According to Berossus, the Great Year ends when the planets come together in one constellation. In Indian tradition, the Kaliyuga started when all the planets were aligned near the star Revati. The savior Kalki comes during a conjunction in the lunar asterism Pushya.

Indeed, with regard to the traditional date for the start of Kaliyuga, the planets did form a very loose conjunction near Revati. It was not the exact alignment suggested in the literature, but then again such precision does not seem to have been the major concern.

The Mayan calendar is fairly clearly set forth. The Mayans had various calendar counts that involved both planetary cycles and the Mayan sacred number counts.

The sacred counting system involved recurring cycles of counts of 20 and 13. Their astronomical observations mainly were concerned with the synodic periods of planets, i.e., the time period between conjunctions of each planet with the Sun. However, the Mayans payed much attention to Venus and had additional counts for this planet.

Conjunctions of these various calendar counts were considered holy to the Mayans. And the grand conjunction of nearly all of them made up their entire sacred calendar known as the Long Count.

The Long Count consisted of 5,200 tun, the Mayan year of 360 days, which converts to about 5,125 solar years. In order to get all their cycles to coincide neatly, the Mayans rounded off planetary cycles and sometimes added an extra day. Again, precision was not as important as the value of achieving a nice round sacred number.

Therefore in 2012, if one accepts the common start date of 3114 BC, the following list of calendar counts will coincide for the first time in 5125 years:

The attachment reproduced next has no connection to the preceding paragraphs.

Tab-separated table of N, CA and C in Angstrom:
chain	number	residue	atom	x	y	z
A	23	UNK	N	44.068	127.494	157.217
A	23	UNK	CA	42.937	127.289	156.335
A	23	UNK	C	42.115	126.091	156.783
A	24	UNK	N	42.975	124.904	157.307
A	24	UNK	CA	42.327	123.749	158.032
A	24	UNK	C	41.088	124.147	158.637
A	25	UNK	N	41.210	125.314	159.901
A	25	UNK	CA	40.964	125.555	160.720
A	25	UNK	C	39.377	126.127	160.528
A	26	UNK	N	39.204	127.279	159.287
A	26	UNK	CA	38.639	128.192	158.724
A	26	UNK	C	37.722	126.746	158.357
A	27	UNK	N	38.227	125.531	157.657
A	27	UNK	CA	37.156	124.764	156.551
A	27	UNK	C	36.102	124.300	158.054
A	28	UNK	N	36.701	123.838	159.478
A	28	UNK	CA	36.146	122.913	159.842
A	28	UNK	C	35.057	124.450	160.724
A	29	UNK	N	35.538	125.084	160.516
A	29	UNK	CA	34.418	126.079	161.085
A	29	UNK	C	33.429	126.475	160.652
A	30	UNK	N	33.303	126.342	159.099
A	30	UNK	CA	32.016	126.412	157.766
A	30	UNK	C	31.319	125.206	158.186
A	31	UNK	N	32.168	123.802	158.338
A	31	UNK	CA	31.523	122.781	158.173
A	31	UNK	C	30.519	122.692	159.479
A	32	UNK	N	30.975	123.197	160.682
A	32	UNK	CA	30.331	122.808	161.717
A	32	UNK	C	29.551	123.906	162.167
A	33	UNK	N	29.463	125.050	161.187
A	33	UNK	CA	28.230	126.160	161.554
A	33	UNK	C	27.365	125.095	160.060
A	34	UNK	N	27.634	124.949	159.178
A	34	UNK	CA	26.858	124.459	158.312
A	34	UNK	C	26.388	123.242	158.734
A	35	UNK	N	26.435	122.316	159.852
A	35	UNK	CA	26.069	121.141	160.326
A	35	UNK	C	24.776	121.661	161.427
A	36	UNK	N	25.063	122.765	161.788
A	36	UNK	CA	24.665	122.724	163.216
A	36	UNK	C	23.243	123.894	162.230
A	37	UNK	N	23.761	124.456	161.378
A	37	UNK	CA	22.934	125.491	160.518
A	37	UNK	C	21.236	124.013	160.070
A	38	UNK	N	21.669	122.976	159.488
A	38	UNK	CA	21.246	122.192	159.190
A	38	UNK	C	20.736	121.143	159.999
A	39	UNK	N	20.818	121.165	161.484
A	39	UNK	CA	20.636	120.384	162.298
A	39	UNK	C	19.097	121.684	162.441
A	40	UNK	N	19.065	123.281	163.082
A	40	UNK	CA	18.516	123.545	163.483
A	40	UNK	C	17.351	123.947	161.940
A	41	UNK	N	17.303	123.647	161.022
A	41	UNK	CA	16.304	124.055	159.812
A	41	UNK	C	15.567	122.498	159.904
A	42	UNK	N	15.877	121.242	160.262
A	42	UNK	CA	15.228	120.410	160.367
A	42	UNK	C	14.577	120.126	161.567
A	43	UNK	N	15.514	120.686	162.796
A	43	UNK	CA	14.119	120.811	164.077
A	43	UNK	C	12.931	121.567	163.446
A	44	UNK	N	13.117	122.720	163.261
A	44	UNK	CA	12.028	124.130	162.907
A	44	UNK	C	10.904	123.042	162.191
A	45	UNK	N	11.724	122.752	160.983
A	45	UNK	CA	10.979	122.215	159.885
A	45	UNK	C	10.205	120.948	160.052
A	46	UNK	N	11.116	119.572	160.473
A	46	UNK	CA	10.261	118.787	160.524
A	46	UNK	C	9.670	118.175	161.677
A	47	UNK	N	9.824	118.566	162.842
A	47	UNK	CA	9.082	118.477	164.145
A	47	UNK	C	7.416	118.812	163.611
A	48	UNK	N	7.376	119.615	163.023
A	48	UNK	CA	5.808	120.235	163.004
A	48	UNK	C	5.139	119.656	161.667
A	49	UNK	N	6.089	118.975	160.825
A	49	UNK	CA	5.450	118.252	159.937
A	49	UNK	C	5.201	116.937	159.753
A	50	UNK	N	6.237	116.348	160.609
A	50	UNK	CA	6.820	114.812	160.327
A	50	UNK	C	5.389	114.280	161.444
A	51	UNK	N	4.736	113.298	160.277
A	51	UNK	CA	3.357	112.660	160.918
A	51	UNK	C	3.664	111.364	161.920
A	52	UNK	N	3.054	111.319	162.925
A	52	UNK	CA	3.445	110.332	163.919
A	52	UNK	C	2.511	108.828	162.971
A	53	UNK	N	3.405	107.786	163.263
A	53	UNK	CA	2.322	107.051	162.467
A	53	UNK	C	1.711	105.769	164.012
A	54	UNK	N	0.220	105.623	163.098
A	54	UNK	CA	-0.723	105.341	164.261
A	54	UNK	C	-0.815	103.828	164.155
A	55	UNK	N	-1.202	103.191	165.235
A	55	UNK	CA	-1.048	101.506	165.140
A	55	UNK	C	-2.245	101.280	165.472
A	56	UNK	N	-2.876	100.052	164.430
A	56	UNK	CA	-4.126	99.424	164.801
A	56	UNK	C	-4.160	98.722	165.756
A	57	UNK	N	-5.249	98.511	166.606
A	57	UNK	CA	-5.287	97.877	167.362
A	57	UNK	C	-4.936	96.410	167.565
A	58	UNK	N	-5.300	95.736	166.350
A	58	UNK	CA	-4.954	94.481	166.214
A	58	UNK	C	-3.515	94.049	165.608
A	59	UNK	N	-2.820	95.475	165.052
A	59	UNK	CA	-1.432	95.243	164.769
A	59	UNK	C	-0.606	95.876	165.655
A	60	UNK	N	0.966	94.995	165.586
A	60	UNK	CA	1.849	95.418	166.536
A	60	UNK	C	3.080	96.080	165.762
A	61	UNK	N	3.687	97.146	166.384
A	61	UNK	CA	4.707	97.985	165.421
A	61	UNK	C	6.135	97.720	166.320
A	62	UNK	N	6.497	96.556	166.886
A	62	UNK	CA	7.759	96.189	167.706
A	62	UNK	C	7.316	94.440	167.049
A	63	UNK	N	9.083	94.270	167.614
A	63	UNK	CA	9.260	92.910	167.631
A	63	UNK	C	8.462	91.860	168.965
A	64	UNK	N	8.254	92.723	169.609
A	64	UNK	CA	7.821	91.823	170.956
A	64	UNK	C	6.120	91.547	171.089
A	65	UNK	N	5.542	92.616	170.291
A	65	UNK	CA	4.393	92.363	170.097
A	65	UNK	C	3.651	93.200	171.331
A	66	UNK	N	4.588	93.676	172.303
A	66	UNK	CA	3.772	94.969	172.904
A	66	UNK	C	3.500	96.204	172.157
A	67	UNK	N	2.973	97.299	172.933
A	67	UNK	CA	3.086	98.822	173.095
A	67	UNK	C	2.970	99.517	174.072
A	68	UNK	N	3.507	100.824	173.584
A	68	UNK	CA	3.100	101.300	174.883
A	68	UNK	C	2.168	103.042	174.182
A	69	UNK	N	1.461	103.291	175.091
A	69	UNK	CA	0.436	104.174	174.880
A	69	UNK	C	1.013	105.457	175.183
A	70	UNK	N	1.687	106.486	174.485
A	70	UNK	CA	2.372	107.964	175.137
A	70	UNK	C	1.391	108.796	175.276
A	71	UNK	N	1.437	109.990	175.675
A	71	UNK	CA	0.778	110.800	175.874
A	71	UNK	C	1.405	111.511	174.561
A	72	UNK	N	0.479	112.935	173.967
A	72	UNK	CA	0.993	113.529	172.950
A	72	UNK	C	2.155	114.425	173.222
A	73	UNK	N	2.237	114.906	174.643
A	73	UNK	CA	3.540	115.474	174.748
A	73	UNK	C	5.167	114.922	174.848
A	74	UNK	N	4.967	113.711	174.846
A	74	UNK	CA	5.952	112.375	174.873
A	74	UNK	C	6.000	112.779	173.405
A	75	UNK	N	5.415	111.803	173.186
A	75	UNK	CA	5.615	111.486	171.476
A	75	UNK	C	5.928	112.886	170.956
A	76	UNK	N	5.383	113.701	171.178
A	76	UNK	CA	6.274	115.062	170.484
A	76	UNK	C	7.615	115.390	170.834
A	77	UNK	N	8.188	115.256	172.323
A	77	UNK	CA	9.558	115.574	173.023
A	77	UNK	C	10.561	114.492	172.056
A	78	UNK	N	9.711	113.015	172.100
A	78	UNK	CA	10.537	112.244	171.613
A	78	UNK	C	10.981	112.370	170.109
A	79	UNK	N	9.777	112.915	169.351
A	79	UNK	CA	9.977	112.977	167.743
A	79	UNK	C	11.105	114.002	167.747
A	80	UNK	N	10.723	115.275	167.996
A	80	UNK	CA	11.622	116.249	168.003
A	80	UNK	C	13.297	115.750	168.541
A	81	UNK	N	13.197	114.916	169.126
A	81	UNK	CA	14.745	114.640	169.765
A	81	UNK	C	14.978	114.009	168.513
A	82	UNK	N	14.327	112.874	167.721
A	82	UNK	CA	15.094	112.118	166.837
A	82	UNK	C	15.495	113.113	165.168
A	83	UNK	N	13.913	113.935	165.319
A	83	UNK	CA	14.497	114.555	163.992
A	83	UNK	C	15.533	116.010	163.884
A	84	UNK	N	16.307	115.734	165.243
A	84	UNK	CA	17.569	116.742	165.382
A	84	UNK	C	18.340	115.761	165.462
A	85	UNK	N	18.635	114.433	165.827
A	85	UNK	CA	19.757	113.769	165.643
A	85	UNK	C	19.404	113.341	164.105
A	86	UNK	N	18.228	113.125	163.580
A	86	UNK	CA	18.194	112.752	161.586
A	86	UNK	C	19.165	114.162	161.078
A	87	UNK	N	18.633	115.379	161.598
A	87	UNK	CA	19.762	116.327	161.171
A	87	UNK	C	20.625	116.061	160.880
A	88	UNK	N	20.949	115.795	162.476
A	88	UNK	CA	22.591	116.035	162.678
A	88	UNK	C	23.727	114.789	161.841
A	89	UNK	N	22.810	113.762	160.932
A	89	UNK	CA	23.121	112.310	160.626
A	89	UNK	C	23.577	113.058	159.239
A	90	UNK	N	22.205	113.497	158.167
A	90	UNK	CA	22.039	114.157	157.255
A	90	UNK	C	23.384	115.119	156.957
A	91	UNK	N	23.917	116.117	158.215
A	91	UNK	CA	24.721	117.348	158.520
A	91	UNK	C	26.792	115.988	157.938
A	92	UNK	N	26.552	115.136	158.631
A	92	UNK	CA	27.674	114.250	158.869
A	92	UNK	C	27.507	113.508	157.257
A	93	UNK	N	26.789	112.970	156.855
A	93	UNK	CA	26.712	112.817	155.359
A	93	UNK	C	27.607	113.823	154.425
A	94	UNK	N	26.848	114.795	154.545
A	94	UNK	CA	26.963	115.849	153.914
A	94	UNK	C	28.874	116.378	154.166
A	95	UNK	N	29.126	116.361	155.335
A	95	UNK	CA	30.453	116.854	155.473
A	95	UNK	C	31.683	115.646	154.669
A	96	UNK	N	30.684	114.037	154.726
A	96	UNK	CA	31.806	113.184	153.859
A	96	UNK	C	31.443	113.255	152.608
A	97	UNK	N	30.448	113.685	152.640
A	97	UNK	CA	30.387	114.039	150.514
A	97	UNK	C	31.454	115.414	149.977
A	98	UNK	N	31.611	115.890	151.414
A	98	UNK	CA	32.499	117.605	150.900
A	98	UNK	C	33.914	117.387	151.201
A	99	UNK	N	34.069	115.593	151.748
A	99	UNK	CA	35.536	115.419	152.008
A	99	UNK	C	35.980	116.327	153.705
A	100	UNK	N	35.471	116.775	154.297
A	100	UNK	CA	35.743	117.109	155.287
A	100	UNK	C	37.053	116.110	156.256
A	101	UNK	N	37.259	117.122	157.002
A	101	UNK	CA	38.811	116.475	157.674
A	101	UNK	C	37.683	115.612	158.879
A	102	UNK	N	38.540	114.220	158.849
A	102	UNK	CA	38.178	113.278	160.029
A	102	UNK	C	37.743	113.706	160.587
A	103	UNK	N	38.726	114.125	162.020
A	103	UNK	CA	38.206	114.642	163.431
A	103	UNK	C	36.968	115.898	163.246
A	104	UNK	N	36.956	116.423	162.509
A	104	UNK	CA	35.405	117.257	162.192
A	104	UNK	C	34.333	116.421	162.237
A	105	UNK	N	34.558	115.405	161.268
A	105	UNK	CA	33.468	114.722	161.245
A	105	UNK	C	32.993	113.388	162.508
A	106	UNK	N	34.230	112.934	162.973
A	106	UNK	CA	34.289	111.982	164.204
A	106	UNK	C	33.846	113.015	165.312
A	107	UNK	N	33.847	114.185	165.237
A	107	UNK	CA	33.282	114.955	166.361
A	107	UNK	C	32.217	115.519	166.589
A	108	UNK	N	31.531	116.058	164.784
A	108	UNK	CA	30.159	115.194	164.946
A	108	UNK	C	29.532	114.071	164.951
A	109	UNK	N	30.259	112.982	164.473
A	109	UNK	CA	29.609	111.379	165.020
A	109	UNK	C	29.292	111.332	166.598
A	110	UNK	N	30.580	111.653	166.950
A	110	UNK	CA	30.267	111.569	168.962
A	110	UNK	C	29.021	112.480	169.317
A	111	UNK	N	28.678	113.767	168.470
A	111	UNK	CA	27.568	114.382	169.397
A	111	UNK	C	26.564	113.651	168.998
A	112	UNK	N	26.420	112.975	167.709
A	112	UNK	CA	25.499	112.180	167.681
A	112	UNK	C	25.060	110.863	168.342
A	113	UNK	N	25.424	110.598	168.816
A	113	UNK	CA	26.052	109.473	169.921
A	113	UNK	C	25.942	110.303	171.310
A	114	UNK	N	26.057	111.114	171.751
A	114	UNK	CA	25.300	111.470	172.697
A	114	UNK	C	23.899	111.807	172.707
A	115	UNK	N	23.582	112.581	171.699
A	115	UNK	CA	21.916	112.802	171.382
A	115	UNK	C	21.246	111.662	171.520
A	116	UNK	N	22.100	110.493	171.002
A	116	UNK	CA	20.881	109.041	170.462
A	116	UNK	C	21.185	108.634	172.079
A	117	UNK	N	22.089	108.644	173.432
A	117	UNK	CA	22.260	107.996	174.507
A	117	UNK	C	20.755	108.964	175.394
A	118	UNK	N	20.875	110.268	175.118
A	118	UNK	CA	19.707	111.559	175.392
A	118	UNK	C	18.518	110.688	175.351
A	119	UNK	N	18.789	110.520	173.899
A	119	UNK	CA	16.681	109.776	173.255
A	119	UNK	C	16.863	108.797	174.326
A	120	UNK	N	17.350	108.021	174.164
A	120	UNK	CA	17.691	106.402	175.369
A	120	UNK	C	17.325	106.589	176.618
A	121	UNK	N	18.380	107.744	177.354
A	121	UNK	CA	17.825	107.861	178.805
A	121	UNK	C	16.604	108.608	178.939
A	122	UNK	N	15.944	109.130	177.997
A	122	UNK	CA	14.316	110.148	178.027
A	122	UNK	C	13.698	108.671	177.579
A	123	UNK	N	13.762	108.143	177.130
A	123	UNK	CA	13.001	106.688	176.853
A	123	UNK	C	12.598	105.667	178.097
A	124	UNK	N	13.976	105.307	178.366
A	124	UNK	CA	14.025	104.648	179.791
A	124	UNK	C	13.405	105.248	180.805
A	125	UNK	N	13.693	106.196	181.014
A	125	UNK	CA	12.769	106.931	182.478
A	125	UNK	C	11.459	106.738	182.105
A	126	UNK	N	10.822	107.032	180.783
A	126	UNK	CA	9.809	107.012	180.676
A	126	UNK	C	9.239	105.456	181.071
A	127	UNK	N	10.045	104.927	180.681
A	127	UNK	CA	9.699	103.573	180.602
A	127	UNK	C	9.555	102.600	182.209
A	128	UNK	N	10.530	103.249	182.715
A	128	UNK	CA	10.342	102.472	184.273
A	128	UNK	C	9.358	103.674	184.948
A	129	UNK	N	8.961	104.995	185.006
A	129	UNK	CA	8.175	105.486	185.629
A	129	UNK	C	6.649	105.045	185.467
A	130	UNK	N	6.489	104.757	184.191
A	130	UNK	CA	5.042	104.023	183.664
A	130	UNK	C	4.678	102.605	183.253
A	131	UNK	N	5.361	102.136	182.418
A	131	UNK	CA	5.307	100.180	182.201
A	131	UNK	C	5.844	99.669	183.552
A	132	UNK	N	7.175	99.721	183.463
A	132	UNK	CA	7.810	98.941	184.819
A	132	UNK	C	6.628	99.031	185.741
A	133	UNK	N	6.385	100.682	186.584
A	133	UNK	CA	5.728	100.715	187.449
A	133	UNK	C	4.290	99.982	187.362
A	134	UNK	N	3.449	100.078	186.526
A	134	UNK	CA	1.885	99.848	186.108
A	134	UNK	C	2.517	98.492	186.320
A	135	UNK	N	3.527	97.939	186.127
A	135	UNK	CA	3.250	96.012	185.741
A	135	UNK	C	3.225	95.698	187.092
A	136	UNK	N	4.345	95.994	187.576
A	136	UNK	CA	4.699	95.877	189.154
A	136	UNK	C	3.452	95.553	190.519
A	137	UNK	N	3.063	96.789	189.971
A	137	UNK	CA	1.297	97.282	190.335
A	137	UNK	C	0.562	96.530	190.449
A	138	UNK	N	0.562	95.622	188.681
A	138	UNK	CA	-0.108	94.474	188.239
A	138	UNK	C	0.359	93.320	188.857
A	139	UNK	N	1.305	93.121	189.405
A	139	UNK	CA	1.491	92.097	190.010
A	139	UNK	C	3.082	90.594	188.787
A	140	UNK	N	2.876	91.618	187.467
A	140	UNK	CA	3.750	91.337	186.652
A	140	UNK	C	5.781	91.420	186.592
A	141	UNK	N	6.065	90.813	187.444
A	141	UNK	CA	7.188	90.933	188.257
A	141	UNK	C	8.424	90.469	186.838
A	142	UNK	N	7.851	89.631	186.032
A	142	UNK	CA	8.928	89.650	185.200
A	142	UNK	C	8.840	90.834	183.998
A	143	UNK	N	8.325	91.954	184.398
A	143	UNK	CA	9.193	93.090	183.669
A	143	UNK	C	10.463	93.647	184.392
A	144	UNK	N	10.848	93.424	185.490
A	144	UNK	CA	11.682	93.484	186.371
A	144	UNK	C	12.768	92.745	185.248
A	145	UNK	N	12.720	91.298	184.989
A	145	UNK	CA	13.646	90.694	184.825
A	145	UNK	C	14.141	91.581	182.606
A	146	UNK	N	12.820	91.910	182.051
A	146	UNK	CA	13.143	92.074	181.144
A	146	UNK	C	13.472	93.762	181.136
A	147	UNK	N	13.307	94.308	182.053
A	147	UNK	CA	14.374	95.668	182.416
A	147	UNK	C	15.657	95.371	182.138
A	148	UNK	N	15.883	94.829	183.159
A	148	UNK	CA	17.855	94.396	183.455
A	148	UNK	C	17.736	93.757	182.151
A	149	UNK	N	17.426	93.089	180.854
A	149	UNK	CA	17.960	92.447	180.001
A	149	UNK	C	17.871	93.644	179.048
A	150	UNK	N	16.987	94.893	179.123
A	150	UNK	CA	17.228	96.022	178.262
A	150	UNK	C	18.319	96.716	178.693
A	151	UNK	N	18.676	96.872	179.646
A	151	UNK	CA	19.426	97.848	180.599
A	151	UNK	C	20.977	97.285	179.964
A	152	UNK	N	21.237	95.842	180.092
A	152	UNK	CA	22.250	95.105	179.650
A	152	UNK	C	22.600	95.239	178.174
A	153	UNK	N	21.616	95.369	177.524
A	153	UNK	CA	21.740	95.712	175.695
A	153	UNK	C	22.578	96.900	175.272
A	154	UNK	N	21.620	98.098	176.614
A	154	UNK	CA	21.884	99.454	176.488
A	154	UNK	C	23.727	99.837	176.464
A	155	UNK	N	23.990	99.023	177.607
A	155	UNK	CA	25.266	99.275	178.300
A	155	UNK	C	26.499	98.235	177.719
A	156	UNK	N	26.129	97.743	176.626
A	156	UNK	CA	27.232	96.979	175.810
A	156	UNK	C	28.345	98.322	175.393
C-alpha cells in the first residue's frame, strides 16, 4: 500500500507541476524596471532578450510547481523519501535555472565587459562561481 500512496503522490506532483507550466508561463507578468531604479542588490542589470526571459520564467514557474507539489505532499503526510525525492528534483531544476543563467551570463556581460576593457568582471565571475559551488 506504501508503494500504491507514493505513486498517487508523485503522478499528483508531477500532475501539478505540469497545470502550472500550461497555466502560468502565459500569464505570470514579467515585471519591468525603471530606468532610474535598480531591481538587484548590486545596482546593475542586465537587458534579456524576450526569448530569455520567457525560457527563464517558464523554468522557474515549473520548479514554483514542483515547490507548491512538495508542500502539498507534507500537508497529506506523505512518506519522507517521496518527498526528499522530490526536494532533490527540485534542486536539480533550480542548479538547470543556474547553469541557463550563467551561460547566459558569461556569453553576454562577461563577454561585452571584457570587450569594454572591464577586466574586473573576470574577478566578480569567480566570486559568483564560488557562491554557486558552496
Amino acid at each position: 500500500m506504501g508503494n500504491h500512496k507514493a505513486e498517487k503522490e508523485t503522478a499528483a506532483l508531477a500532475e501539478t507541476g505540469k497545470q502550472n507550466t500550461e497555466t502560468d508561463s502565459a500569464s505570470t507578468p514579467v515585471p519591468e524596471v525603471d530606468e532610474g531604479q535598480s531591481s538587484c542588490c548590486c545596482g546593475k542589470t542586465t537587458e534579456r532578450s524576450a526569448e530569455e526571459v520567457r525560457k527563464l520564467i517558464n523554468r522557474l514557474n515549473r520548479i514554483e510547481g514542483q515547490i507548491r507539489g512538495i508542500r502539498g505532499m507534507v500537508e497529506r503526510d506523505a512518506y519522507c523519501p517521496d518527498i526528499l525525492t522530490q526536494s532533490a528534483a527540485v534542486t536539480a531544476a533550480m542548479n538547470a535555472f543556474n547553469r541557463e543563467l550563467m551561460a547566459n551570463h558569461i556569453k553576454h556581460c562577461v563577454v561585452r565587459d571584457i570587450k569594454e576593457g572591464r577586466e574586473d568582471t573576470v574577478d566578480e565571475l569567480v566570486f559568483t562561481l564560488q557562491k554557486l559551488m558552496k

Cycles coinciding at end of Long Count

CycleDurationTotal in Cycle
Baktun144,000 days, 400 tun 13
52 Tun/72 Almanac Cycle 18,720 days100
Katun7,200 days, 20 tun260
Nine Sacred Almanac/Twenty 117-Day Cycle2,340 days800
Triple Sacred Almanac[Mars Synodic Period]780 days2,400
585-Day Cycle[Venus Synodic Period]585 days3,200
Double Sacred Almanac Triple Lunar Half-Node Cycle520 days3,600
400 day cycle[Jupiter Synodic Period?]400 days4,680
Tun360 days5,200
Tzolkin260 days7,200
Venus Visibility as Evening Star 250 days7,488
Cycle Associated with Rain God [Mercury Synodic Period]117 days16,000
Venus Invisibility at Superior Conjunction90 days20,800
Five Trecena Cycle65 days28,800
Haab Calendar Round52 days36,000
30-Day Lunation30 days62,400
Uinal20 days93,600
Trecena13 days144,000
Venus Invisibility at Inferior Conjuction8 days234,000
Glyph G Cycle Lords of the Night (Bolon-ti-ku)9 days208,000
Two, Three and Five Day Cyclesvariousvarious

The table above suggests the Long Count is based on a "great" version of the short count with the katun as the specific unit: 20 X 13 = 260 katuns or 5,200 tuns. All the synodic periods, used to calculate heliacal risings, coincide except that of Saturn. So we might look at the Long Count as timed to a mutual rising of five of the planets from behind the Sun's bright rays coinciding with the sacred number calendar rounds.

The astrologers of the Kalajnana searching for a conjunction similar to that near Revati in 3102 BC, probably used methods like those of the Mayans in finding the least common multiples of the various planetary conjunctions. Apparently this landed them on the date of Kali 5101 or 1999-2000.

That year was not far off the mark as 5101 ended in spring 2000 about a month before a seven planet conjunction near Revati. This conjunction like that of 3102 BC was not very precise however with an orb (error) of about 35 degrees.

The Long Count (5,125 years) and the Kalajnana cycle (5,101 years) are relatively close to a fifth of the precession or about 5,156 years. The Nostradamus cycle (6,202 years) is less accurately a fourth of the precession or about 6,445 years.

Of the planets that come into alignment at the coming new age, Venus stands out in many cultures. Quetzalcoatl, Isis, Inanna and Ishtar all have close association with Venus. The stars Sirius and Spica are likewise linked with this planet. Tala, as the Morning Star, heralds the renewal of the great cycle.

A Kiribati sky dome or maneaba (maneapa) used to teach children about the sky and stars

Paul Kekai Manansala